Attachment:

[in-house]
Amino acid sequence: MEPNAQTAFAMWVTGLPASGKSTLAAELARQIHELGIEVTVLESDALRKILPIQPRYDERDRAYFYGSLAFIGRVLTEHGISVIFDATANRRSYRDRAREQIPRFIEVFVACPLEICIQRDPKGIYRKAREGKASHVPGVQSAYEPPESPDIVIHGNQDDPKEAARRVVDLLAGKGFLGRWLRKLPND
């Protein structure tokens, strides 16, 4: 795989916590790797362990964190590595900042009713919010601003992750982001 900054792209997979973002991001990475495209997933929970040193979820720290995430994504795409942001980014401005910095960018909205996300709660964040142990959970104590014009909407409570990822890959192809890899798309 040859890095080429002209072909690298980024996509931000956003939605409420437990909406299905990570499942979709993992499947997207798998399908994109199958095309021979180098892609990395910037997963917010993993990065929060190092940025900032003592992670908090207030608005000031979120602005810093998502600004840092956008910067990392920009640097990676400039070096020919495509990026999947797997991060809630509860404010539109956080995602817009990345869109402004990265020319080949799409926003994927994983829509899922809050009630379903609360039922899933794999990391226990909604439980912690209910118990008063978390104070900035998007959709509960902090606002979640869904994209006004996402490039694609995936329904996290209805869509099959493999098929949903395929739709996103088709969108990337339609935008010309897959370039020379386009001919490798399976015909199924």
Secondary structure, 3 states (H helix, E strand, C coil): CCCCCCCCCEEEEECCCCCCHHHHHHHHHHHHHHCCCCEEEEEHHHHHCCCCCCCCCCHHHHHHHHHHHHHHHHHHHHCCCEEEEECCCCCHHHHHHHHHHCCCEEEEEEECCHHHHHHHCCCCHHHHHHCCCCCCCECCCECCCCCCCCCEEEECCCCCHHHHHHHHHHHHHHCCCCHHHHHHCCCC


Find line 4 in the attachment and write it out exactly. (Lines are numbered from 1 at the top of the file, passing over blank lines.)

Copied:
Secondary structure, 3 states (H helix, E strand, C coil): CCCCCCCCCEEEEECCCCCCHHHHHHHHHHHHHHCCCCEEEEEHHHHHCCCCCCCCCCHHHHHHHHHHHHHHHHHHHHCCCEEEEECCCCCHHHHHHHHHHCCCEEEEEEECCHHHHHHHCCCCHHHHHHCCCCCCCECCCECCCCCCCCCEEEECCCCCHHHHHHHHHHHHHHCCCCHHHHHHCCCC